Authored by Joanna Young
The list of challenges facing higher education is long: At the top are state disinvestment, increasing competition for research dollars, price pressure, Title IX and new market entrants. Yet our economy depends on the success of higher ed institutions; a well-educated workforce is critical to the U.S. economy.
Our industry is poised to see a wave of integrations and closures. Moody’s predicts a tripling of college closures in coming years. Generally, the smaller the institution and the endowment, the more susceptible the college. The largest and most well-endowed institutions may feel immune, thinking they are “too big to fail.” Yet in reality, in the digital economy, no institution is immune. Leaders and boards of directors should plan today for how to transform themselves tomorrow.
The Competition Is On
Reliance on net tuition remains high, averaging more than 45 percent nationwide, 10 percent higher than during the most recent recession. Tuition is rising at rates of 7 to 8 percent, well above the inflation rate. Competition for students is increasing. In many regions (for example, the Midwest and Northeast), the number of high school graduates is declining, and many public institutions are competing for out-of-state and international students, who pay more and thus subsidize in-state students. This combination presents a challenge.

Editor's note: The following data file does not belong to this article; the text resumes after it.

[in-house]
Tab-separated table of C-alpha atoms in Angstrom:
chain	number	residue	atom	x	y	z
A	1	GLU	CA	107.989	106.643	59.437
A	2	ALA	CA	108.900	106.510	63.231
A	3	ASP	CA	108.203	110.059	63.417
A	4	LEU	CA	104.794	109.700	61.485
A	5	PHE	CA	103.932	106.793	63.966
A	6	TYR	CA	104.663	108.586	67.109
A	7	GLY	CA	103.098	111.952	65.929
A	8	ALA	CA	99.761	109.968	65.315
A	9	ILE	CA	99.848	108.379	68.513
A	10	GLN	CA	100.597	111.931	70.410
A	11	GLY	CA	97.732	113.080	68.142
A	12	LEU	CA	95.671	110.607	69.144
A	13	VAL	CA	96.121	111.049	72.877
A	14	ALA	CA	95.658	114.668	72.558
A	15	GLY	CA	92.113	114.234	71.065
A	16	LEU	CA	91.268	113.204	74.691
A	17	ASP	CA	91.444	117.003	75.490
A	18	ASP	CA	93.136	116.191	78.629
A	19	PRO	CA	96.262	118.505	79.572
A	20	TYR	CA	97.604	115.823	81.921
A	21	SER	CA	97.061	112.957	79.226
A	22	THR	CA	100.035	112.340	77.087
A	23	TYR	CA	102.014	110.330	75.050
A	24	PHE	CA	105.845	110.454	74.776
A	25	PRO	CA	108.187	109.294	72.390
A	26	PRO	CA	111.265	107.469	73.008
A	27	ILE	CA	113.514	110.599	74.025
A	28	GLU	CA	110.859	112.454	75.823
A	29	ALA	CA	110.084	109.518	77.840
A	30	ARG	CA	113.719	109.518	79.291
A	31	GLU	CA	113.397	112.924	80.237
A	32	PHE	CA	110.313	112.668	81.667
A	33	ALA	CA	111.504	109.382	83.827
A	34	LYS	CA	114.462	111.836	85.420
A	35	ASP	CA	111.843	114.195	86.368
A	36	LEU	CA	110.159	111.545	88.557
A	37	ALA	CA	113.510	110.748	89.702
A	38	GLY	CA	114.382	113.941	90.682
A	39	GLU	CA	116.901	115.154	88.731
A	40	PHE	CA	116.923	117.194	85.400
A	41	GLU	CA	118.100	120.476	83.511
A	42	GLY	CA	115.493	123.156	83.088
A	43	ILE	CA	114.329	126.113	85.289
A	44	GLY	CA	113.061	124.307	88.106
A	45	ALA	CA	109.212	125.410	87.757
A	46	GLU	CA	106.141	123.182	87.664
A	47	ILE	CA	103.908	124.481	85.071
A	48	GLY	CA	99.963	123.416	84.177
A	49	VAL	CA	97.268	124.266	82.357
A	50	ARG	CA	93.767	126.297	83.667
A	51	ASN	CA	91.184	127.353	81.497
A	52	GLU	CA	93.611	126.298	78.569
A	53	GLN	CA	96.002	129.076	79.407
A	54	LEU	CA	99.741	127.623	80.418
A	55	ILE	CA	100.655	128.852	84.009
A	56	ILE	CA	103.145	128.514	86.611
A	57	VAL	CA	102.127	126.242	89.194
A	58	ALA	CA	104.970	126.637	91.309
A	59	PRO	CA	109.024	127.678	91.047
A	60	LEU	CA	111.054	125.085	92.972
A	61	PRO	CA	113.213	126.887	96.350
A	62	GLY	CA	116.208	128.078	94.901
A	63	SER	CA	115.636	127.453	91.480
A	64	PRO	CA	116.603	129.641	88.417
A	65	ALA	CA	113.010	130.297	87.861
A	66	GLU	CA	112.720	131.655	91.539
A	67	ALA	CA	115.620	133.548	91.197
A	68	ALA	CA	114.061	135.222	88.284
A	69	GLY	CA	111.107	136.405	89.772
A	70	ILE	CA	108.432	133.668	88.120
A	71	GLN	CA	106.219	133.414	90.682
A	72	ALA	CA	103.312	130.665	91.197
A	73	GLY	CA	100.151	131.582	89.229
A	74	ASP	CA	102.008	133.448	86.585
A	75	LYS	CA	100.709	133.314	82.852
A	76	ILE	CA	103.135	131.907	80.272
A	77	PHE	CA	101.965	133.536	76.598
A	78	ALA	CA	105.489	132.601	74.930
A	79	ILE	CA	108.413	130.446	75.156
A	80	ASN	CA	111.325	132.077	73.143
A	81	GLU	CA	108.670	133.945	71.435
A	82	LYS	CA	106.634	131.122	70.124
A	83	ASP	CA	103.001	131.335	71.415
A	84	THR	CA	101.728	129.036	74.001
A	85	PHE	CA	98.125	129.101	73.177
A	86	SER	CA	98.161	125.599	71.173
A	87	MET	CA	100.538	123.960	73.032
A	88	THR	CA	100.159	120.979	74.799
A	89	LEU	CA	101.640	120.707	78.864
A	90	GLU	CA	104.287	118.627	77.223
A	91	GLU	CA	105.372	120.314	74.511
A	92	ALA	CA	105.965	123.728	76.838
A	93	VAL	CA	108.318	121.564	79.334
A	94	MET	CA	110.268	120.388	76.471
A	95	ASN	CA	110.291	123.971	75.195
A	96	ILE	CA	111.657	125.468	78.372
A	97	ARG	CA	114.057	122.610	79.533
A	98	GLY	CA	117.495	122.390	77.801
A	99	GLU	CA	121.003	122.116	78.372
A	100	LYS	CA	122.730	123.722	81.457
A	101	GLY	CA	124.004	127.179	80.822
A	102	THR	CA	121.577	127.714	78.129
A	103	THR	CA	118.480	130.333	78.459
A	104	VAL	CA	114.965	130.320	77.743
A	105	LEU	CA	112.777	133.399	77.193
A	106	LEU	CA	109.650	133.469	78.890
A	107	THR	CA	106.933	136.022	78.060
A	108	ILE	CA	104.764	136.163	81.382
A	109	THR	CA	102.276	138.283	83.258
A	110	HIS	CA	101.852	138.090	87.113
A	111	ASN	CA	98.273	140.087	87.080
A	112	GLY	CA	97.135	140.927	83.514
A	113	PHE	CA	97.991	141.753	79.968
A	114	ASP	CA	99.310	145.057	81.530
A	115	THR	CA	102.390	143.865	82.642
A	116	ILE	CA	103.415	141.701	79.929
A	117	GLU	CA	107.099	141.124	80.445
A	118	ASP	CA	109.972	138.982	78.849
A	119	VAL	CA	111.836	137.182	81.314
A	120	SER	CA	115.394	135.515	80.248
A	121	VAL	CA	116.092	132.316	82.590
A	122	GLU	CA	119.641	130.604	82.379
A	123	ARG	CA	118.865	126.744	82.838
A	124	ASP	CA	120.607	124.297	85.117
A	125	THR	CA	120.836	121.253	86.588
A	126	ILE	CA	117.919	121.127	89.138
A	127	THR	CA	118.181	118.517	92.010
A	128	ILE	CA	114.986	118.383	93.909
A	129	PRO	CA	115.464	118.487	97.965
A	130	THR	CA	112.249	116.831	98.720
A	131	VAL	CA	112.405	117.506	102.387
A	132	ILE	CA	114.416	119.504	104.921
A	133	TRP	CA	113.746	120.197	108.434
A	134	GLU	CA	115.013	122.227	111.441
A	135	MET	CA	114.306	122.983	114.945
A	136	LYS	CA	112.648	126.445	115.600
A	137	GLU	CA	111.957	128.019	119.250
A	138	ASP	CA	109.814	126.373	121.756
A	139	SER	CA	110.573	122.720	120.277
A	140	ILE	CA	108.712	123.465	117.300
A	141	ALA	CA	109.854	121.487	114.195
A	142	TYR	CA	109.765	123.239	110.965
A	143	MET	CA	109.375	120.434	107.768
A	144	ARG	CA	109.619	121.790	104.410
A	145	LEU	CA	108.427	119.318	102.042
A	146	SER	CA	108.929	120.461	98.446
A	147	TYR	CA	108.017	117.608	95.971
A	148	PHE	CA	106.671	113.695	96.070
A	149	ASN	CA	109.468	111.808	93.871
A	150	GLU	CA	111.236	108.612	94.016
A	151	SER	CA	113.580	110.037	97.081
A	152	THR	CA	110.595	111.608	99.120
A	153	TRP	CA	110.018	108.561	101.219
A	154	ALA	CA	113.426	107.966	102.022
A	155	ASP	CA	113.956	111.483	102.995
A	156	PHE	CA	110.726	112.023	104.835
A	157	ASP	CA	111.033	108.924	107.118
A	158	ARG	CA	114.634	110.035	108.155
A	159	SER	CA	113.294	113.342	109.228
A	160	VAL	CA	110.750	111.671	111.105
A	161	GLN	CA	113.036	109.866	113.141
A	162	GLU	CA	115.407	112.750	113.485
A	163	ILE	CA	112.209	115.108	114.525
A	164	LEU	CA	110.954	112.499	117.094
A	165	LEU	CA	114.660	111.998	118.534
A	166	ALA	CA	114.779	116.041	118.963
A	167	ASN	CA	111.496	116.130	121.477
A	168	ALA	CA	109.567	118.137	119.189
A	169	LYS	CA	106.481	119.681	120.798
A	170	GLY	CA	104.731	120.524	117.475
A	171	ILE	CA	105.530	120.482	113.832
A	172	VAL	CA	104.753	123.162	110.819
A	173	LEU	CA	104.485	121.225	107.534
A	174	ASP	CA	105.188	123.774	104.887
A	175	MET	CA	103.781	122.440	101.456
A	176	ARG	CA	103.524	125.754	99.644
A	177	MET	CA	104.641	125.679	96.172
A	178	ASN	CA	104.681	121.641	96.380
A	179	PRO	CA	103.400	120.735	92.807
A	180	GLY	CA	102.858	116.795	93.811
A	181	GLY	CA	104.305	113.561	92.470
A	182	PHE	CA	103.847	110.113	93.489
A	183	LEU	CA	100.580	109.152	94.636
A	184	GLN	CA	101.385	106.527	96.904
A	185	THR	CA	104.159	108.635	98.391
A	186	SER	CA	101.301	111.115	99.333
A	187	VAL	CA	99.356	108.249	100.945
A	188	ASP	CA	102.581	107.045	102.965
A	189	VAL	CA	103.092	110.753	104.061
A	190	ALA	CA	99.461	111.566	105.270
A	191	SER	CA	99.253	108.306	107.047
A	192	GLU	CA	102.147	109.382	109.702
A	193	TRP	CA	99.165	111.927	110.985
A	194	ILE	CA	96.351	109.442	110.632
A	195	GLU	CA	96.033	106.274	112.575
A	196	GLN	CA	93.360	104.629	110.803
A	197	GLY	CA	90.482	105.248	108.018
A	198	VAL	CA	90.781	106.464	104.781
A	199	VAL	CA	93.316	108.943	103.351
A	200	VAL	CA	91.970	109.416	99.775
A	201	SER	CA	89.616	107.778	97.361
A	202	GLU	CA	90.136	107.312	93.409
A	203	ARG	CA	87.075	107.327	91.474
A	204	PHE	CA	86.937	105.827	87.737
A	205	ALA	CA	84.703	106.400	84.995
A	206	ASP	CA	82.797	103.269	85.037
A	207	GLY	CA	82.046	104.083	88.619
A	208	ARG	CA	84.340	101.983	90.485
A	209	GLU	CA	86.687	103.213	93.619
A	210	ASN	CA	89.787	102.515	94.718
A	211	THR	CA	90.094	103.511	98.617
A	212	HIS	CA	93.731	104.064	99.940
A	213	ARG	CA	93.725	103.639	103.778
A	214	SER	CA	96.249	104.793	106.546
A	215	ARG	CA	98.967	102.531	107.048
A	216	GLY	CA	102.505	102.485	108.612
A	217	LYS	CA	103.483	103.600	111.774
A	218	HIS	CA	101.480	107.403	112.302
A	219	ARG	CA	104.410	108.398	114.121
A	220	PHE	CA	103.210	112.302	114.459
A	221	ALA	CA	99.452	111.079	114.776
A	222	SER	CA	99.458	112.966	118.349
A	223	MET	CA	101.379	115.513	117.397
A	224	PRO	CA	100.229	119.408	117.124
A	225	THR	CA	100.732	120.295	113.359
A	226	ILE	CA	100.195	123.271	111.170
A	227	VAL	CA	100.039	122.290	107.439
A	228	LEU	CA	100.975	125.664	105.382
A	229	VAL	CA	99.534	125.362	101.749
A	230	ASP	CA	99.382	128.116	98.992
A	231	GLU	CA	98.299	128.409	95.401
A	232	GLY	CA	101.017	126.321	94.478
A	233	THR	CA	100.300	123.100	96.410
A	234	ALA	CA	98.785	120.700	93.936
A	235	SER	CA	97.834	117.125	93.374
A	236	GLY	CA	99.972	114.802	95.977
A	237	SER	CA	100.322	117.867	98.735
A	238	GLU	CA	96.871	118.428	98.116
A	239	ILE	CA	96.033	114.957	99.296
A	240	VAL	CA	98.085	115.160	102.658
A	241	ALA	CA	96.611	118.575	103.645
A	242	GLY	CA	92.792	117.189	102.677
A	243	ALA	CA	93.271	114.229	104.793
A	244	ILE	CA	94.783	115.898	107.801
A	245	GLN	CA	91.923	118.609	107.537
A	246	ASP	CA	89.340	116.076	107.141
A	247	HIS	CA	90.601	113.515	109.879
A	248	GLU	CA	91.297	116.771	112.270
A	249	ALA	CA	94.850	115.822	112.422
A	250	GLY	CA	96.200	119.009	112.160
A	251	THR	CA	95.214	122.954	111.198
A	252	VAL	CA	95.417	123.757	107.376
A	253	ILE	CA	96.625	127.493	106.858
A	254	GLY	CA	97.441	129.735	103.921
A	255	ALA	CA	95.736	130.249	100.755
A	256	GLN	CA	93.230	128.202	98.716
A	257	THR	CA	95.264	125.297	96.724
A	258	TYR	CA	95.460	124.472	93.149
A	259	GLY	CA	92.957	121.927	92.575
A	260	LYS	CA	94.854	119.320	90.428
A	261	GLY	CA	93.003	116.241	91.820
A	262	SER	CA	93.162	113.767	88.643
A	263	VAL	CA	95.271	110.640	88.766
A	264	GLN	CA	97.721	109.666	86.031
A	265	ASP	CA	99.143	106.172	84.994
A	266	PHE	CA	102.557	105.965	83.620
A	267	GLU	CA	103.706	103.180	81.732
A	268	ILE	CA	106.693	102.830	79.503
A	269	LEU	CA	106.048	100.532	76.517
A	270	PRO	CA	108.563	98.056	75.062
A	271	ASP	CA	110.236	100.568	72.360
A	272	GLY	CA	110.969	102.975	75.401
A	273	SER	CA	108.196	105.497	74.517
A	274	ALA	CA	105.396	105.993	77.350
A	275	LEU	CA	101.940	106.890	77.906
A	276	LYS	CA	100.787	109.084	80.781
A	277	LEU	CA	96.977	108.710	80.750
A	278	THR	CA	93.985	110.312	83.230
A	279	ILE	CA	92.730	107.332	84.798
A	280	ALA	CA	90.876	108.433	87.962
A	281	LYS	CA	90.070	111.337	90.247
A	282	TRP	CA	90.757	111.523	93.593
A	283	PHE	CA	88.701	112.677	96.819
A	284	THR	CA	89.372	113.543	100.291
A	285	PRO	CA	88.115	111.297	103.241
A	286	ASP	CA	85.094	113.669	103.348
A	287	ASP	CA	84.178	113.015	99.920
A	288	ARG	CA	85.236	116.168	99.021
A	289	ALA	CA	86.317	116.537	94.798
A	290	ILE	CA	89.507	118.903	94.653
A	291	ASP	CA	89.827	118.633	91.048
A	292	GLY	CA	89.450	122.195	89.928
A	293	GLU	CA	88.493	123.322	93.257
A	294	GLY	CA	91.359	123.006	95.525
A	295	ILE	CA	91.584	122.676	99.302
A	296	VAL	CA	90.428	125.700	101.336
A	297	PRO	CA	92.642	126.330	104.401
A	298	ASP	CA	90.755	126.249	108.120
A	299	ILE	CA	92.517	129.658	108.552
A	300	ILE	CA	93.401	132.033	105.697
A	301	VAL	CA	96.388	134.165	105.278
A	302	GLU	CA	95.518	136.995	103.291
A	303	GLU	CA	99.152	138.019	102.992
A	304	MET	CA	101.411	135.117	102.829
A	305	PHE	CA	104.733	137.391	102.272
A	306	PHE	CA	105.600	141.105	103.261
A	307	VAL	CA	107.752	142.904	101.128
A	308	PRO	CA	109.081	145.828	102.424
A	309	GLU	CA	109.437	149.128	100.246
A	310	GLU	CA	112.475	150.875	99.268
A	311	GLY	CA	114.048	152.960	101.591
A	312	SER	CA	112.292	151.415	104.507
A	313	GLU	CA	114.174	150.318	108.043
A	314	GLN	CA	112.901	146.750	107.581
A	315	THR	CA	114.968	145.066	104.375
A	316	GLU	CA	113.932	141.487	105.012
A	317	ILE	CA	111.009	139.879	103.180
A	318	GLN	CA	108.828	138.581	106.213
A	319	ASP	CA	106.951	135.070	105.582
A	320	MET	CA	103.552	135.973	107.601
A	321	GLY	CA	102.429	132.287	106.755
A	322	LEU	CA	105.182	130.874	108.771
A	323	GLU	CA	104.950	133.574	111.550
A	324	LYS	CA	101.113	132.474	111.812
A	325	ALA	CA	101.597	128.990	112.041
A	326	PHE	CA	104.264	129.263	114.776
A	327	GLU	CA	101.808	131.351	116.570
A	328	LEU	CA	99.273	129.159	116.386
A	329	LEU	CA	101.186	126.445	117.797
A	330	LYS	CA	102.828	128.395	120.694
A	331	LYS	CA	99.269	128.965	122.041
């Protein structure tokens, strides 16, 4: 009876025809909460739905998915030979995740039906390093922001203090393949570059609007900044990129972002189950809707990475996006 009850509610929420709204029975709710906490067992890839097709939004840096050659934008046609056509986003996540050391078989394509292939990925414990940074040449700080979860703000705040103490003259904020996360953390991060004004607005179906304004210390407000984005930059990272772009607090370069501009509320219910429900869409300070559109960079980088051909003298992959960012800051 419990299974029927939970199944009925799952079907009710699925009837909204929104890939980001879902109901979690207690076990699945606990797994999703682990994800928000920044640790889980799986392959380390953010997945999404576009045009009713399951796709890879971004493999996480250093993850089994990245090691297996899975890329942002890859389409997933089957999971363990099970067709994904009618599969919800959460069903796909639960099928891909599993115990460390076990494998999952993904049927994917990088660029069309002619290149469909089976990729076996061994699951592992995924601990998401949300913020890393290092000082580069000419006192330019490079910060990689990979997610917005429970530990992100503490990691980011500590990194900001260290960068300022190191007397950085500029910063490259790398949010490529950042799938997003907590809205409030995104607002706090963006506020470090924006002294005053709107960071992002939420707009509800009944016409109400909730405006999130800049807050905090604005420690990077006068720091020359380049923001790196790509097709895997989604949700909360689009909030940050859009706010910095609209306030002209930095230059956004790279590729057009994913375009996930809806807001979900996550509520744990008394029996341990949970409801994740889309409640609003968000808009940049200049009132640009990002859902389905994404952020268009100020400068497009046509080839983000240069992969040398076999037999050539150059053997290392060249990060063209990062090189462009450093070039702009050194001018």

To perform well in the face of such challenges, institutions need to invest deliberately and heavily in two things: talent and technology. In particular, “top 100” institutions that pride themselves on quality of education and research should have quality of technology and talent to match.